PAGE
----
Gardening

The Ultimate Guide to Growing Rhubarb

Until recently, I always thought that rhubarb was a fruit.

After all, that’s what one of the most delicious rhubarb recipes of all time – strawberry rhubarb pie – would lead you to believe.

However, rhubarb is actually a vegetable. Only the stalks are eaten, which have a tart flavor unlike anything else. Don’t eat the leaves! These are poisonous.

Believe it or not, it’s incredibly easy to grow. As long as the weather is cool and you provide the right growing conditions, you can grow enough rhubarb to make dozens of pies. 

Oh, and other things, too. I guess. But why would you want to?!

**J&R Pierce Family Farm is a participant in the Amazon Services LLC Associates Program, an affiliate advertising program designed to allow sites to earn advertising fees by linking to products on Amazon. I often link to Amazon when recommending certain products, and if you choose to purchase, I may earn a small percentage of the sale. It costs you nothing extra, and all recommended products are ones that I personally vouch for. **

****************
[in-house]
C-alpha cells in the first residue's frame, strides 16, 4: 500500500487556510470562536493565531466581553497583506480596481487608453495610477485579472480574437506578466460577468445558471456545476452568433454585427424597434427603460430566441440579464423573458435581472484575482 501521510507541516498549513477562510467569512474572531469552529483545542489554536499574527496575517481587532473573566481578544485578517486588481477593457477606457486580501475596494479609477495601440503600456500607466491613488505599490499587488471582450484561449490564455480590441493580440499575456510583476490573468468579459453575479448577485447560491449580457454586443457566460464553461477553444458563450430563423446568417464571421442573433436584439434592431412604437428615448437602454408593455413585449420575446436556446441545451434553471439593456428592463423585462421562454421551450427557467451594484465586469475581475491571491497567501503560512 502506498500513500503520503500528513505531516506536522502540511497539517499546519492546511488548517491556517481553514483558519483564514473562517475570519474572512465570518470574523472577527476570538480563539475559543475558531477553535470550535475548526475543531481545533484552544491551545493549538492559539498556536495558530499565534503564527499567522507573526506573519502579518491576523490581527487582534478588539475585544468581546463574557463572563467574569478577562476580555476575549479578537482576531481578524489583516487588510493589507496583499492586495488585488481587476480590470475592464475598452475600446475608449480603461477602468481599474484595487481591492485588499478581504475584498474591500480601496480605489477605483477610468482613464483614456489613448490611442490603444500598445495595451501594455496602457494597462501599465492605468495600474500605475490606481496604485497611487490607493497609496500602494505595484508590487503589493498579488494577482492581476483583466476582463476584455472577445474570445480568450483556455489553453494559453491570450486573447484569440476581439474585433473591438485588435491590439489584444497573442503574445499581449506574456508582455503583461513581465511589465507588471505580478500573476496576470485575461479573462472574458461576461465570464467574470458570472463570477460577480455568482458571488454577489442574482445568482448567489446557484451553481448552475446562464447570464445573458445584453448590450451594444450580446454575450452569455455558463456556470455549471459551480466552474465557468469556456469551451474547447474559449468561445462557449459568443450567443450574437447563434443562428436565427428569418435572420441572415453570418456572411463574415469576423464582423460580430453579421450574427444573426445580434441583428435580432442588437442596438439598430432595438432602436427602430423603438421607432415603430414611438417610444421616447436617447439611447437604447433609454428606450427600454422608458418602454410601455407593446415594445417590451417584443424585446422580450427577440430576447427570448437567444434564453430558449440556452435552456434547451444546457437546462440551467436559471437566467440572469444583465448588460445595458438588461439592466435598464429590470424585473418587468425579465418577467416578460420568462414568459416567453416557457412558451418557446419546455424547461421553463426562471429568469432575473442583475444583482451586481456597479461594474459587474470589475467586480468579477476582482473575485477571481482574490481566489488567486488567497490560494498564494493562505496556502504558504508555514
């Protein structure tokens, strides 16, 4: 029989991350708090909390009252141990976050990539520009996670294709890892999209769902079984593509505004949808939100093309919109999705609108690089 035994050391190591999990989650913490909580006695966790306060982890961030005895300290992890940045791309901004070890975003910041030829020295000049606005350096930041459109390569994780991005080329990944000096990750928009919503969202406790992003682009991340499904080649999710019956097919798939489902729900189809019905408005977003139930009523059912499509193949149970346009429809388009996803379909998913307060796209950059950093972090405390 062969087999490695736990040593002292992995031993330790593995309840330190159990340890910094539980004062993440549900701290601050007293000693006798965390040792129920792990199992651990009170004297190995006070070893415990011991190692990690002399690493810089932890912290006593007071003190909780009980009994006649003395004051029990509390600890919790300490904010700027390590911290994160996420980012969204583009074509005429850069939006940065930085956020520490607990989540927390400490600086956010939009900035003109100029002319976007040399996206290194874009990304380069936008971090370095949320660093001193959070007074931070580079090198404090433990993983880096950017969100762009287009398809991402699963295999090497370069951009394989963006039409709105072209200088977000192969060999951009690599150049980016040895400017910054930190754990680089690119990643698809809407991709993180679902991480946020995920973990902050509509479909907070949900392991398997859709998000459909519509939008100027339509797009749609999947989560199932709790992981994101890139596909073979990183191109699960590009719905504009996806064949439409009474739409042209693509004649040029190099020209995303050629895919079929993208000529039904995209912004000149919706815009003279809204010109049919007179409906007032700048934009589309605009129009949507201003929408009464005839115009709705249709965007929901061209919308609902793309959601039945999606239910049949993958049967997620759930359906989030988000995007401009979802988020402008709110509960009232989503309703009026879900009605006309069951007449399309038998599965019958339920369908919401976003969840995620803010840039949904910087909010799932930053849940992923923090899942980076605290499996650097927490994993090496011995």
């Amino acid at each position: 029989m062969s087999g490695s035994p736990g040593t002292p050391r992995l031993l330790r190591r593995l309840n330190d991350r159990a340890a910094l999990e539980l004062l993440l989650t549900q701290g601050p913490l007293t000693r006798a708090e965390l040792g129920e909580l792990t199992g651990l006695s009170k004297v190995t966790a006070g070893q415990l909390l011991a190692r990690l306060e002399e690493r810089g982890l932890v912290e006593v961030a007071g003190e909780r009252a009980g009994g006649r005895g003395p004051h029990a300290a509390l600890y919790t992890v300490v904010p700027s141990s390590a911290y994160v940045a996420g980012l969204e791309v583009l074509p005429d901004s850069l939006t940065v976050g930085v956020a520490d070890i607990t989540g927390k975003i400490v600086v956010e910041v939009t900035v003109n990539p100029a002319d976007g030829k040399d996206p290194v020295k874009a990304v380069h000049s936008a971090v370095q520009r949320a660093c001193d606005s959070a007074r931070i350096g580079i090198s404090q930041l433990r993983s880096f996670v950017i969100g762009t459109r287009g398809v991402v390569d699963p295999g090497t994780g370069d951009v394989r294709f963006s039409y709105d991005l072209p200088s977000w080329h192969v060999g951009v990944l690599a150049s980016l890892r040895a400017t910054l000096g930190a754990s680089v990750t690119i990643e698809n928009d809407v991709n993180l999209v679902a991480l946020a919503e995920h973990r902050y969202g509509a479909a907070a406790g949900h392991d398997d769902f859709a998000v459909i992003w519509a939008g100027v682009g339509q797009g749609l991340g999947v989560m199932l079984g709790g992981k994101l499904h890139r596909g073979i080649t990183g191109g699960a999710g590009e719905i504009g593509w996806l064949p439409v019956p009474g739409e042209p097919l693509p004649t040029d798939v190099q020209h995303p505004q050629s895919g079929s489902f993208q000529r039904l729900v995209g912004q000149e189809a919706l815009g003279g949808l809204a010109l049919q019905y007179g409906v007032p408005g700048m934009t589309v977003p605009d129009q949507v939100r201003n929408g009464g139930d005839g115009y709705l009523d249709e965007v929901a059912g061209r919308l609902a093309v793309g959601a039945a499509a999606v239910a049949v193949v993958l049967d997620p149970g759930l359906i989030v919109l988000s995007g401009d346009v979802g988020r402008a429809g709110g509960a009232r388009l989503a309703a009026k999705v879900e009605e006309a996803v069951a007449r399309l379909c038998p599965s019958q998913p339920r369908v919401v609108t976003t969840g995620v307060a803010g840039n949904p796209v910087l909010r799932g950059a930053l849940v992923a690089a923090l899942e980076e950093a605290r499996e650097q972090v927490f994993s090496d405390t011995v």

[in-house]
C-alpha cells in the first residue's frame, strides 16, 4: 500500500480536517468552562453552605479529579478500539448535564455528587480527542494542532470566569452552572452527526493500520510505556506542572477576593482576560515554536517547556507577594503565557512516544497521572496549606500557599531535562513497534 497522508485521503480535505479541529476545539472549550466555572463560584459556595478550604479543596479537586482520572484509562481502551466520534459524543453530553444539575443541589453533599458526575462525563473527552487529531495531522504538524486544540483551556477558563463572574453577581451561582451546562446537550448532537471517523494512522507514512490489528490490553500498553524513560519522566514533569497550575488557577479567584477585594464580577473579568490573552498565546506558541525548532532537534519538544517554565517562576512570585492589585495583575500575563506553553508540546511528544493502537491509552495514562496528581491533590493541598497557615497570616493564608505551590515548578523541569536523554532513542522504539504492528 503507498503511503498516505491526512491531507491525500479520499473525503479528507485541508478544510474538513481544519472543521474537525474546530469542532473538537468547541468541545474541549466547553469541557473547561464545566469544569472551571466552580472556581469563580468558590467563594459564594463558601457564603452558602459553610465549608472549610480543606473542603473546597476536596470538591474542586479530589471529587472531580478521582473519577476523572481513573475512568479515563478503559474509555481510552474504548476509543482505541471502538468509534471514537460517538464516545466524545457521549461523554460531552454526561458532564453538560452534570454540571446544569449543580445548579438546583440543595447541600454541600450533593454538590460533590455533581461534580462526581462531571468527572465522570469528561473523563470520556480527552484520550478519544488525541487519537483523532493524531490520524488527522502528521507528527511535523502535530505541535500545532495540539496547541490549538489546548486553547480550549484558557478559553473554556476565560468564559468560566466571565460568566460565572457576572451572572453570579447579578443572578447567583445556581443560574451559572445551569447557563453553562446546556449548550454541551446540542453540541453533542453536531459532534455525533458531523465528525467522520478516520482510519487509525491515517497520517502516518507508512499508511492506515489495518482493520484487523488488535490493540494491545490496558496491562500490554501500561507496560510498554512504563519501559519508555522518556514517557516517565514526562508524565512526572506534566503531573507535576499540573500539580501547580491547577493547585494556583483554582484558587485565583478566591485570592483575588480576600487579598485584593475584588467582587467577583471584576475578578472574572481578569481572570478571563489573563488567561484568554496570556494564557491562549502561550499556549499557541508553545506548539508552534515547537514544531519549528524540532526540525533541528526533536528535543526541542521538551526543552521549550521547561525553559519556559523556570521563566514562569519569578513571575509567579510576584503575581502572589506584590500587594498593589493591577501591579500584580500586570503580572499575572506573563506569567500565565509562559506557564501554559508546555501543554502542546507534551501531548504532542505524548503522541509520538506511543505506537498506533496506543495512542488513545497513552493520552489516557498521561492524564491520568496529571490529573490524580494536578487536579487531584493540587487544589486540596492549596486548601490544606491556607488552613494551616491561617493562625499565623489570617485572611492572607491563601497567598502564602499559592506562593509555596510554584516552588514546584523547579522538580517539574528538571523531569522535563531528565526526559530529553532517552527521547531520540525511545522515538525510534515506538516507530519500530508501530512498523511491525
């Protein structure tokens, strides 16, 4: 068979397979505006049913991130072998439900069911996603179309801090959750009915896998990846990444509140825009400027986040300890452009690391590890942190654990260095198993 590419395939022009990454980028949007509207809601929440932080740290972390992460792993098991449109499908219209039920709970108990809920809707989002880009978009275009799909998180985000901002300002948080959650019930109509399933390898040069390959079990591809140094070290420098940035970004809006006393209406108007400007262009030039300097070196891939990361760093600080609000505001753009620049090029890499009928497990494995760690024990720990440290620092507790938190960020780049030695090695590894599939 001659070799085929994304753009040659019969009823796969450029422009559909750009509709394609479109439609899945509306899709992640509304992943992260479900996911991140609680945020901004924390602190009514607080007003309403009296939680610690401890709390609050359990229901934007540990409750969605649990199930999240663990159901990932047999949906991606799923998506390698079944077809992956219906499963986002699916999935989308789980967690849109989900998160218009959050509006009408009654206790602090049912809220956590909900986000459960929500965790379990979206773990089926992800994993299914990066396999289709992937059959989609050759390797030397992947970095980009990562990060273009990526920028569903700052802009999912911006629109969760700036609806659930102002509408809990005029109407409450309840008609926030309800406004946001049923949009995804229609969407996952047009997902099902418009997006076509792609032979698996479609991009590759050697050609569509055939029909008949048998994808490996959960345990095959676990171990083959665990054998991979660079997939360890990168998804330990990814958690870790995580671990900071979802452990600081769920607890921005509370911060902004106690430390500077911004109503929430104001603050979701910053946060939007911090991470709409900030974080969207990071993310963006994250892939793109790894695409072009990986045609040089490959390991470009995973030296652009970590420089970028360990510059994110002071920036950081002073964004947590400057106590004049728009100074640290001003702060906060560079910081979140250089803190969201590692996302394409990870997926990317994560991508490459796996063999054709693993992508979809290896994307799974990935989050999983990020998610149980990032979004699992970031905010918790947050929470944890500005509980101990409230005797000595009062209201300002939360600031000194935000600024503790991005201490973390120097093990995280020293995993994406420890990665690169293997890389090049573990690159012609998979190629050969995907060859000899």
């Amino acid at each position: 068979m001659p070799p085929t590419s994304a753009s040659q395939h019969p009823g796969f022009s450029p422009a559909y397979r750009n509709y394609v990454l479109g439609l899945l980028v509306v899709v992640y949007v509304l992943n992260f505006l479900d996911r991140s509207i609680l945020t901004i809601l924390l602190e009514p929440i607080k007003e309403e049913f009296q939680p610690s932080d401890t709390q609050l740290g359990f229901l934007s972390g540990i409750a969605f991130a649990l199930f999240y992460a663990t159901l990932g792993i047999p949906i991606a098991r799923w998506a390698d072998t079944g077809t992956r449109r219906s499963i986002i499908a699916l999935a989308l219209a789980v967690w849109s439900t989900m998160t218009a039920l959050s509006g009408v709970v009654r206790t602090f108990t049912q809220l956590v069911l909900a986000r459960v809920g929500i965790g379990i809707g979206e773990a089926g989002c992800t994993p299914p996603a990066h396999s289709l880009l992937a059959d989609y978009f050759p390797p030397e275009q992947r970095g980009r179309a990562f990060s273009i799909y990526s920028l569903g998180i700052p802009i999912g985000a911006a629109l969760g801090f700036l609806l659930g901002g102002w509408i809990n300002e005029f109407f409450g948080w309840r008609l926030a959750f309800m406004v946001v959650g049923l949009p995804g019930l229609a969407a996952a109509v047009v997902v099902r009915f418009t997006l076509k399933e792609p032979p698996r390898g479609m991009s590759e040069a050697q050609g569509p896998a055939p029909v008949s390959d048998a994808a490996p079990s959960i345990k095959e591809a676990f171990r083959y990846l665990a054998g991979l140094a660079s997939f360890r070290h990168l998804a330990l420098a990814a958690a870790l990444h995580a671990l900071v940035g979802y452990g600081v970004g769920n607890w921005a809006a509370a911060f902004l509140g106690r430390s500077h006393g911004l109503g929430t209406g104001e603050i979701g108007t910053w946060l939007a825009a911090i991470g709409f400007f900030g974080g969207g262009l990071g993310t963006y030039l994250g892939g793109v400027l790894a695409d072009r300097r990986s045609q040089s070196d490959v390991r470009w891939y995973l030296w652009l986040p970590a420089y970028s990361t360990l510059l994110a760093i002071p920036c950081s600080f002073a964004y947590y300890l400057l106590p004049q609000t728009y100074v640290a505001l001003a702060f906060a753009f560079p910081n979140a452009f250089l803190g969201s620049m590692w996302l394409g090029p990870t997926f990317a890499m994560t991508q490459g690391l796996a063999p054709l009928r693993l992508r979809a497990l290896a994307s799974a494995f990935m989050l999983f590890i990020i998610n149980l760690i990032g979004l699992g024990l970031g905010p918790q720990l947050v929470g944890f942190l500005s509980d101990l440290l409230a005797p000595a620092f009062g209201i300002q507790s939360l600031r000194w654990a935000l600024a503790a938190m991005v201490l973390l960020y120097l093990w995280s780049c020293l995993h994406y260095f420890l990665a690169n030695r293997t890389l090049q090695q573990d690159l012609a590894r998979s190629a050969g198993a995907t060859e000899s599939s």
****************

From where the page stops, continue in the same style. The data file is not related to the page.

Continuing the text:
Types of Rhubarb

how to grow rhubarb

There are multiple types of rhubarb you can grow in your garden. However, some of the most popular ones are those that are red, which tend to be more tender. 

Here are some of the most popular:

  • Cherry Red: sweet and not as tart, thrives in zones 2-8
  • Chipman’s Canada Red: grows tall, succulent stalks, thrives in zones 3-8
  • Crimson Red: grows well in zones 3-8 and can grow in full sunlight 
  • German Wine: one of the sweetest rhubarb cultivars, grows to to three feet wide, good for container gardens

How to Plant Rhubarb

how to grow rhubarb

Rhubarb Growing Zones

Rhubarb can be grown practically anywhere. Find your growing zone here

In zone 6 or cooler, it is an easy perennial to grow. The stalks and leaves both die back after the first frost but your plants will come back every spring.

In zones 7 to 8, you can still grow rhubarb, but it will be a short-lived perennial. You will need to pick a location with lots of afternoon shade. 

As for warmer zones, you can grow rhubarb but it’s best to grow it from seed. It should be grown as a winter annual that’s ready for harvest in March or April. 

Where to Buy Rhubarb Plants 

You can buy rhubarb seeds, crowns, or divisions from most farm and garden supply stores and seed suppliers, like Gurney’s.  

You can even buy seeds on Amazon.